Why Chant?

The advantages of this ancient form of worshipping the divine are many and varied. Not only does chanting quiet your mind, it helps you forget your troubles; produces a sense of connection with others; and fosters a wealth of positive feelings such as serenity, lightness, and joy. Many chanters--novices and veterans alike--even report the sensation of having transcended their bodies during this practice. Chanting is a technique that makes the best use of our love of pleasure, redirecting our desires toward the Supreme. In this way, chanting is a shortcut to ecstasy.

Mantra repetition is a simple, enjoyable, and powerful procedure for purposefully reorganizing our consciousness. The uncomplicated nature of chanting seems at odds with some of the extravagant claims made for its power as a spiritual technology. After all, how could speaking or singing syllables from an ancient foreign language possibly generate such an amazing range of benefits? As you'll see, the very act of repeating a mantra induces relaxation, allowing you access to the sublime silence always abiding at the core of your being. Simplifying your mental processes by working with mantras will support you in increased concentration and emotional command. Additional benefits may be realized when you chant in coordination with other types of sadhana (spiritual practice). For example, the rewards of chanting are exponentially increased when also harnessing the force of imagination--such as repeating mantras while visualizing the Perfections that are being invoked (from the Introduction to Following Sound into Silence).

Devotional Chanting is all about using one's own voice--and indeed, the whole of one's embodied being--to cultivate and sustain an elevated emotional quality (bhav). One who engages in this musical alchemy is after the "spiritual juice" (rasa) that goes with intense longing for, concentrated attachment to, and resolute identification with, the Perfection (personified or not) that is celebrated in the chant and made experientially present through it.

A growing recognition of the benefits of devotional chanting has led to an exponential rise in the number of kirtans (interactive devotional chanting events) in the West during the past decade--just as the proliferation of kirtans has spread the news of chanting's benefits. In their October 6, 2003, issue Time magazine reported on this phenomenon in their "Society" section. People interviewed for this article make remarkable claims for the benefits of chanting with other people:
"This is the most happy-producing thing that I know right now"
"It is a combination of grounding and ecstasy"
"It's empowering to sing with others who experience the process with you"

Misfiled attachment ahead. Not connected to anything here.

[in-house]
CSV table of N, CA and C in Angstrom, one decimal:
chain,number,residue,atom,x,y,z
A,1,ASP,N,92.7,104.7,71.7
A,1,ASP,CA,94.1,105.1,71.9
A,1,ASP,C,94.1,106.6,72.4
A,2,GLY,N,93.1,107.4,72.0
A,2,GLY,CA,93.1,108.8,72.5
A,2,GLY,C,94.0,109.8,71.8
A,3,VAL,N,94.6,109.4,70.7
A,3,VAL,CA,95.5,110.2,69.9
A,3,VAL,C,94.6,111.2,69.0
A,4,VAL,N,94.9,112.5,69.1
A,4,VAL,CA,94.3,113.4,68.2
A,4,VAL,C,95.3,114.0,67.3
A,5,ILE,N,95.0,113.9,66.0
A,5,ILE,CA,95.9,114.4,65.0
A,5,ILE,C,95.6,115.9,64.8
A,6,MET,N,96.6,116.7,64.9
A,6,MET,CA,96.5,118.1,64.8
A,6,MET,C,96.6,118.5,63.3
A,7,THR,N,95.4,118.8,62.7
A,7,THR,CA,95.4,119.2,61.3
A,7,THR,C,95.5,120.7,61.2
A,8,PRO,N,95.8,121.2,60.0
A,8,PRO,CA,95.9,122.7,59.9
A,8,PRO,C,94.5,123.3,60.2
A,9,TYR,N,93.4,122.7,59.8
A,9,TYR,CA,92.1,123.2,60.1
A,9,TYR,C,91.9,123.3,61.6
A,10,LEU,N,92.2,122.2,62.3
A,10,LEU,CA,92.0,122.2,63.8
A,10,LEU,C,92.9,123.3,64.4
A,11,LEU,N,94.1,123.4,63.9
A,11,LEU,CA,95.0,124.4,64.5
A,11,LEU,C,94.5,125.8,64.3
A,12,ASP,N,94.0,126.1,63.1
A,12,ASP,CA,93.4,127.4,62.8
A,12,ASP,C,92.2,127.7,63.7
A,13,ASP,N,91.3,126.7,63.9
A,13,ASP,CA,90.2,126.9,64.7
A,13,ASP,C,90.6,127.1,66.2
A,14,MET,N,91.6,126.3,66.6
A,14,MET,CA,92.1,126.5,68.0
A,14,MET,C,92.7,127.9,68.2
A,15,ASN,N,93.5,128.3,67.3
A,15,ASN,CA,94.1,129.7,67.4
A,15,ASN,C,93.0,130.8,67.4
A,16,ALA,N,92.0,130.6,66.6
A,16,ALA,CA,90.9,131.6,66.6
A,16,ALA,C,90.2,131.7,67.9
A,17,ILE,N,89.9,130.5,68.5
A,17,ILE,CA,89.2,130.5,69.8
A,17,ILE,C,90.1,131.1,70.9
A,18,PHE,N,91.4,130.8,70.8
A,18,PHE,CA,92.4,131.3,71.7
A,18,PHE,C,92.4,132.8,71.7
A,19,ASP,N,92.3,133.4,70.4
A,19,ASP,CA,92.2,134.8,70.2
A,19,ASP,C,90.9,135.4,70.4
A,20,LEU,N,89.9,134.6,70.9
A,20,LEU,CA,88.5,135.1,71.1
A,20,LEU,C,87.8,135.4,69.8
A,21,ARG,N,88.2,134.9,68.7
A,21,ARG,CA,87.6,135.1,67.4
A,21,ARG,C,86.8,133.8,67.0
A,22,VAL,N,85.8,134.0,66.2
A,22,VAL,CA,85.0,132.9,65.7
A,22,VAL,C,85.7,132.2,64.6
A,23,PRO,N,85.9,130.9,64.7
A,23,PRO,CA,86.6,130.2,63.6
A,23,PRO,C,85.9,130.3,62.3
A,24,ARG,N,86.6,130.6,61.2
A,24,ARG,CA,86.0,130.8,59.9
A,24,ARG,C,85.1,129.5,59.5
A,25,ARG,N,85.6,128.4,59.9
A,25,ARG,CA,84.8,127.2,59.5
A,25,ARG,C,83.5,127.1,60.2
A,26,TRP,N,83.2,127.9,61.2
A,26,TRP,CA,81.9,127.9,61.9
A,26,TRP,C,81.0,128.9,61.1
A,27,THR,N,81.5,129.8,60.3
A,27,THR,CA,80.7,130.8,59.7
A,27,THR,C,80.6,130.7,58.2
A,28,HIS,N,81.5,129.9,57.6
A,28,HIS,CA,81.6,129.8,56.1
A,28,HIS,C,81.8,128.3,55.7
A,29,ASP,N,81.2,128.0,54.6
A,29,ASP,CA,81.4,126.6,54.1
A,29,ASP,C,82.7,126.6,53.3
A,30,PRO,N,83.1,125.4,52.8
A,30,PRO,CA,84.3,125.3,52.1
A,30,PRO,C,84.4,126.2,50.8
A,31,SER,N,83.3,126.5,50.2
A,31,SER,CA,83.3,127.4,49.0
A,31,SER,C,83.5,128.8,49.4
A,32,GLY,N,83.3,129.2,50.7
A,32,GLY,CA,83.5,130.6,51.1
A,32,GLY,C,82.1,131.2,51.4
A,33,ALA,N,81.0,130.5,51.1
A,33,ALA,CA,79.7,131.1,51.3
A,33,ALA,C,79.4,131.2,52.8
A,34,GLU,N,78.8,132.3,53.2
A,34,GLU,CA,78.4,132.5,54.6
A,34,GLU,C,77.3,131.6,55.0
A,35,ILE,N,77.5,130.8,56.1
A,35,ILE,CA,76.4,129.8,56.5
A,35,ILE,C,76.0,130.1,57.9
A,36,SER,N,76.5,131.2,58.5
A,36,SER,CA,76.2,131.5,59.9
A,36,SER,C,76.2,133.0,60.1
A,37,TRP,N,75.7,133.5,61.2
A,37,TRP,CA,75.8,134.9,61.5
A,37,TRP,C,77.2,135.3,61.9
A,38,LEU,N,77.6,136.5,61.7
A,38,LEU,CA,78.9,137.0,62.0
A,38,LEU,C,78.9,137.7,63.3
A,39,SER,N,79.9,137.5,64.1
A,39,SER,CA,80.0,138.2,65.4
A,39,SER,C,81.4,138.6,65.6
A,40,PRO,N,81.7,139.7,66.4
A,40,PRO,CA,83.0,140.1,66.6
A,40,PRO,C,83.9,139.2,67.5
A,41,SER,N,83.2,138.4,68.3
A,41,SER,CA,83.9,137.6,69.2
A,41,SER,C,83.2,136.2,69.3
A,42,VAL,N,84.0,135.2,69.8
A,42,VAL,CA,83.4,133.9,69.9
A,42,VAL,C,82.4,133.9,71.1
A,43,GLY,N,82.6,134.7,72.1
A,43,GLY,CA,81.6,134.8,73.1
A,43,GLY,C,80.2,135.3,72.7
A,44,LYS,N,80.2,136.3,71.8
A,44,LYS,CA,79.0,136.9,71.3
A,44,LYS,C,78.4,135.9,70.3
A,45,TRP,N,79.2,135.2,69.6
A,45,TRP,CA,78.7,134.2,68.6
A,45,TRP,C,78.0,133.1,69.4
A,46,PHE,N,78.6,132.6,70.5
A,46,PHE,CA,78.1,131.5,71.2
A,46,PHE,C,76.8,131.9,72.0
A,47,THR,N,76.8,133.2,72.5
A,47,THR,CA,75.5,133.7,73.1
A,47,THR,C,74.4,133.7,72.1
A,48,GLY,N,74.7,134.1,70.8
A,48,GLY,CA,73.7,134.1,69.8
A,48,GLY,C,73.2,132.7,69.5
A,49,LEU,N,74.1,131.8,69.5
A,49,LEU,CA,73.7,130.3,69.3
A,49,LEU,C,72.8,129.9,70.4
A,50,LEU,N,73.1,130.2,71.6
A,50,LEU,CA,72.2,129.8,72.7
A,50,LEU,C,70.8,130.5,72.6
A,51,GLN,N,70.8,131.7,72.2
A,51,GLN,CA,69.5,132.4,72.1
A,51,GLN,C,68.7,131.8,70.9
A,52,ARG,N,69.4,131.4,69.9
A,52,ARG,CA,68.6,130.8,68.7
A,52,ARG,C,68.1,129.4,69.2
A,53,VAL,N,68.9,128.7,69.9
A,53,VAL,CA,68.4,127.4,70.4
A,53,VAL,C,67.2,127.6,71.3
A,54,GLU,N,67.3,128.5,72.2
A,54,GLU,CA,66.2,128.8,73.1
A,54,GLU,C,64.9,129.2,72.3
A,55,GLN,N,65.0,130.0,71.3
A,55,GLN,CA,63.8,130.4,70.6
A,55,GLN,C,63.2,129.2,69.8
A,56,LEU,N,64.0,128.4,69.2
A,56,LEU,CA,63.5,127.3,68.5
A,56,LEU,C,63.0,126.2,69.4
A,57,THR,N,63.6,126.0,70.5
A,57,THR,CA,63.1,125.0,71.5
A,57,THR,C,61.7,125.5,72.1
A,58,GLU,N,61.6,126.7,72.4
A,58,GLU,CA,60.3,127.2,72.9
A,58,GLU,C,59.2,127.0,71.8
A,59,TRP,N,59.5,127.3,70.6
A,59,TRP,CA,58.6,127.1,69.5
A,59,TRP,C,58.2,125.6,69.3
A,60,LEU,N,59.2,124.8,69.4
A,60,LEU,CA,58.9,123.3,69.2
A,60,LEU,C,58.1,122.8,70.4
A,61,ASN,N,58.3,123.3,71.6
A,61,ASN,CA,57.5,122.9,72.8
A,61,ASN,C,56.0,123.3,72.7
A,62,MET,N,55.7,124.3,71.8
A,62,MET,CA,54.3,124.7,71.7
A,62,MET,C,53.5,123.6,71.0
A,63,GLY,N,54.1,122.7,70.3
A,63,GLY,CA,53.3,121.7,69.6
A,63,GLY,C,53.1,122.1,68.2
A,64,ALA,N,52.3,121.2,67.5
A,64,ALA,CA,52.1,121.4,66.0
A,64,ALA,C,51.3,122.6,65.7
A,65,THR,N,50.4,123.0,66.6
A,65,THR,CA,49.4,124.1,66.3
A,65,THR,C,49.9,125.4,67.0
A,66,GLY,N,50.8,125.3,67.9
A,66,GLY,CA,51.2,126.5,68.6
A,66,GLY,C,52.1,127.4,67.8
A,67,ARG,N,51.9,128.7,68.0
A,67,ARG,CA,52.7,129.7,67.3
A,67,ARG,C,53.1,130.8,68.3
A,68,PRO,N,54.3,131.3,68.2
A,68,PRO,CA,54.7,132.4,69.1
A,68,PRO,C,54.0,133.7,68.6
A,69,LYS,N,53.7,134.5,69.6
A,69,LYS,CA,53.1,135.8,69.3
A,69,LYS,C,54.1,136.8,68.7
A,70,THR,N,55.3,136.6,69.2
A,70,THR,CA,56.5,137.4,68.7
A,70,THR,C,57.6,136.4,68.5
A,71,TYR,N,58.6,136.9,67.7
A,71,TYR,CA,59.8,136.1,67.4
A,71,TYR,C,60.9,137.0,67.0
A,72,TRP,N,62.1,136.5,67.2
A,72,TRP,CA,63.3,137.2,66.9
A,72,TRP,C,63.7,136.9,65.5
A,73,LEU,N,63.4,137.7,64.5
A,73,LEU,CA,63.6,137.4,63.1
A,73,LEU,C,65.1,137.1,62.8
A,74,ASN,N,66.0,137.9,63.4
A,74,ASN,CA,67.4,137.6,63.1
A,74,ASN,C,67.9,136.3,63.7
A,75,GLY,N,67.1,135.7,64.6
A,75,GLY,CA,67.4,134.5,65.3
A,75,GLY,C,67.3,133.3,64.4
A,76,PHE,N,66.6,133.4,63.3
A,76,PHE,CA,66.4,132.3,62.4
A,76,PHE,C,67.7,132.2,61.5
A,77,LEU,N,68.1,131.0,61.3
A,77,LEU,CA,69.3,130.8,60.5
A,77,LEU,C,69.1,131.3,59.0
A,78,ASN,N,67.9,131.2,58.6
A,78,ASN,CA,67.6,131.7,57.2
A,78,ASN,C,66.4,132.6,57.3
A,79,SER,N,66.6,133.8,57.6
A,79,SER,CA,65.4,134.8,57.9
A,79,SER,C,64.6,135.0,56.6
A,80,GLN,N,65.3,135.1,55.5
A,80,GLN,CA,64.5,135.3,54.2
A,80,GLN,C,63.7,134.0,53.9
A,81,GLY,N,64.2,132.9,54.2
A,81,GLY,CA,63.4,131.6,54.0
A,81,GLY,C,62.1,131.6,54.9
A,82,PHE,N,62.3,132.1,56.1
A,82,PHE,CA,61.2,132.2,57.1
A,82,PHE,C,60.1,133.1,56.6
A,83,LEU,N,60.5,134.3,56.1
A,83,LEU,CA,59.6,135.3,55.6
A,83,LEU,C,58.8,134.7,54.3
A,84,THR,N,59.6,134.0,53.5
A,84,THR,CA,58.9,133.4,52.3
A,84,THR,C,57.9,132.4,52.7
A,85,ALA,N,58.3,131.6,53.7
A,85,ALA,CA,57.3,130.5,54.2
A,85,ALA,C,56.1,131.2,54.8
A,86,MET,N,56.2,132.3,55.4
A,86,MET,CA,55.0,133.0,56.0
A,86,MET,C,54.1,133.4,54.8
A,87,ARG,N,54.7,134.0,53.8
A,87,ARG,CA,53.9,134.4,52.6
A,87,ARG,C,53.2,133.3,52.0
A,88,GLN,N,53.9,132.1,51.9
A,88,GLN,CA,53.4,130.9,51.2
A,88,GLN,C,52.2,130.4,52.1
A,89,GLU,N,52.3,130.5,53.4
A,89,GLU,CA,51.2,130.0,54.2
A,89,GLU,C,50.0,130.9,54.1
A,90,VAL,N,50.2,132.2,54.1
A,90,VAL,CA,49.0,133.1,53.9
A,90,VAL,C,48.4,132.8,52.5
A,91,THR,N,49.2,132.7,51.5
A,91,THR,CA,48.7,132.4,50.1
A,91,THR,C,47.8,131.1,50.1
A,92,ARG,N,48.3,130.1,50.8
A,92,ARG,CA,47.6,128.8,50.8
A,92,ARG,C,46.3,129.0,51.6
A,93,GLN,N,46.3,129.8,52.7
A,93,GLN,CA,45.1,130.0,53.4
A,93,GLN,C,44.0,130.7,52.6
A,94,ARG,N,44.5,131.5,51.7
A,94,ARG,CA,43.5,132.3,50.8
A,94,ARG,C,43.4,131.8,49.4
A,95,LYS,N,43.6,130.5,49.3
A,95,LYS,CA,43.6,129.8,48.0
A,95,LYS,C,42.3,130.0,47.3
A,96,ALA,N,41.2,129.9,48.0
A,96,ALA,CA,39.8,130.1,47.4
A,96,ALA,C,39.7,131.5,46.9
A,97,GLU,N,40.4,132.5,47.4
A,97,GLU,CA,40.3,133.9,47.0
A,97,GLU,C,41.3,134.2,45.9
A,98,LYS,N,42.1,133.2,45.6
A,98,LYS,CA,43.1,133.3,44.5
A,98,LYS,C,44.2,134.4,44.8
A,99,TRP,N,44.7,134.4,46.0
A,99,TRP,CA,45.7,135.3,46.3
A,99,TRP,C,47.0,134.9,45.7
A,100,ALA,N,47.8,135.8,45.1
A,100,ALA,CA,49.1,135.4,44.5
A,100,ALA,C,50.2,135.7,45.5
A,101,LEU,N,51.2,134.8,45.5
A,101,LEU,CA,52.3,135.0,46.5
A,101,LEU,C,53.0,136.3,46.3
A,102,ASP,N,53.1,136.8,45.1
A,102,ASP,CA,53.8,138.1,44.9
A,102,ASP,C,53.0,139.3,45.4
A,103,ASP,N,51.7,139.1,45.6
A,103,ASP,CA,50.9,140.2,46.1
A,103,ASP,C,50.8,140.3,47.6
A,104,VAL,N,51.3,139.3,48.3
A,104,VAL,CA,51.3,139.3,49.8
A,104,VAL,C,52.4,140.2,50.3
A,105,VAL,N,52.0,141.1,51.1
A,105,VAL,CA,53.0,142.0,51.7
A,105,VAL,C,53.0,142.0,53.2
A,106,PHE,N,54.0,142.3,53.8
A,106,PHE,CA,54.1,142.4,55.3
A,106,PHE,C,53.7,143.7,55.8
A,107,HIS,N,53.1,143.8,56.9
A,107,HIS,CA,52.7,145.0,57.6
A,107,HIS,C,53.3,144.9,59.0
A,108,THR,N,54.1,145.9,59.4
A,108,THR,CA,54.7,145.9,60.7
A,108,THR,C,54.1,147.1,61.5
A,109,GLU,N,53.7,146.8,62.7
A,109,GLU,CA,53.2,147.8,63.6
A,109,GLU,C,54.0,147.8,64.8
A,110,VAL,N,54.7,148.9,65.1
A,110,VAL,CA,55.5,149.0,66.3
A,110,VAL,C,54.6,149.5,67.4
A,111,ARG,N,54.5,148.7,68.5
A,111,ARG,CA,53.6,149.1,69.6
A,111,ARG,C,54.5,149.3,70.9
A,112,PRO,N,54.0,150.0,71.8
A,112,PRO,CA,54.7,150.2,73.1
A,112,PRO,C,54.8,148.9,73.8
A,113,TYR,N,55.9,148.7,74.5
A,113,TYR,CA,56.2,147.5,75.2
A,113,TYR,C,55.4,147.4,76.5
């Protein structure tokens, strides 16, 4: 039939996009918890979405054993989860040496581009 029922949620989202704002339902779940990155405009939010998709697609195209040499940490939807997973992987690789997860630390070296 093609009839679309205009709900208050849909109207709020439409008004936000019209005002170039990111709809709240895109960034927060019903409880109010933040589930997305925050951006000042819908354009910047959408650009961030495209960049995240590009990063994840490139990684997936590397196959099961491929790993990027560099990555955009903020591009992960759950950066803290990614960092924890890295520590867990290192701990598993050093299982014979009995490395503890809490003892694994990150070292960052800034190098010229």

"[Chanting allows us to] spend time with people on a spiritual path and share that passion with our voices"
"[When I chant] the stress melts in my body and I feel this opening in my heart." (Orecklin, 2003, p. 62)

Edward Henry (1988) observes that "when one sings kirtan, one forgets everything else." One of the informants in his study of this practice told him that when he chants, "in the mind a love [for God] is born...and the love grows." Another told him that "a kind of peace is found in the soul [when] I have sung a kirtan. From this, [God] will certainly drive my pains away. For this reason there is fulfillment in the heart. Worries have gone away. The mind becomes light."
Henry suggests that when one participates in devotional chanting, "the mind becomes totally occupied with" the Supreme. "Whatever the ideology, chanting...results in a changed state of consciousness which practitioners value." (Henry, 1988, pp. 142-143)

Above all, people who participate in devotional chanting seek to exchange their ordinarily troubled consciousness for something higher, more refined, and infinitely more vast. This is the birthright that our deepest intuitions reveal is our essential nature as Radiant Care and Awareness. And we can have it for a song.

Henry, E. (1988). Chant the names of God: Music and culture in Bhojpuri-speaking India. San Diego, CA: San Diego State University Press.
Orecklin, M. (2003, October 6). Can you sing Om? Time, 62.

What is that instrument you play?

This class of simple Indian drone instruments is commonly called "Ektara"; 'Ek' means "one," and 'tara' means "string" in Sanskrit. My instruments are all "Dhotara," because they're "two-stringed."

The body is made of a basket guord that has had one side cut off, with a goat-skin drum head stretched over the opening. The neck is of bamboo, and the bridge is "floating"; the tension of the two strings holds it in place against the surface of the drum head. Two wooden tuning pegs allow for the pitch to be adjusted. I use 0.12" brass wire for the strings. Because they are of slightly different lengths, no matter how closely one tunes them (to the same note, typically C#), they're always a bit out of phase, creating that pleasing "quavering" effect.

Playing the dhotara is simple, but calls for steady rhythm and consistent control, plucking only one of the strings, the other sounding in sympathetic resonance (being tuned to the same pitch).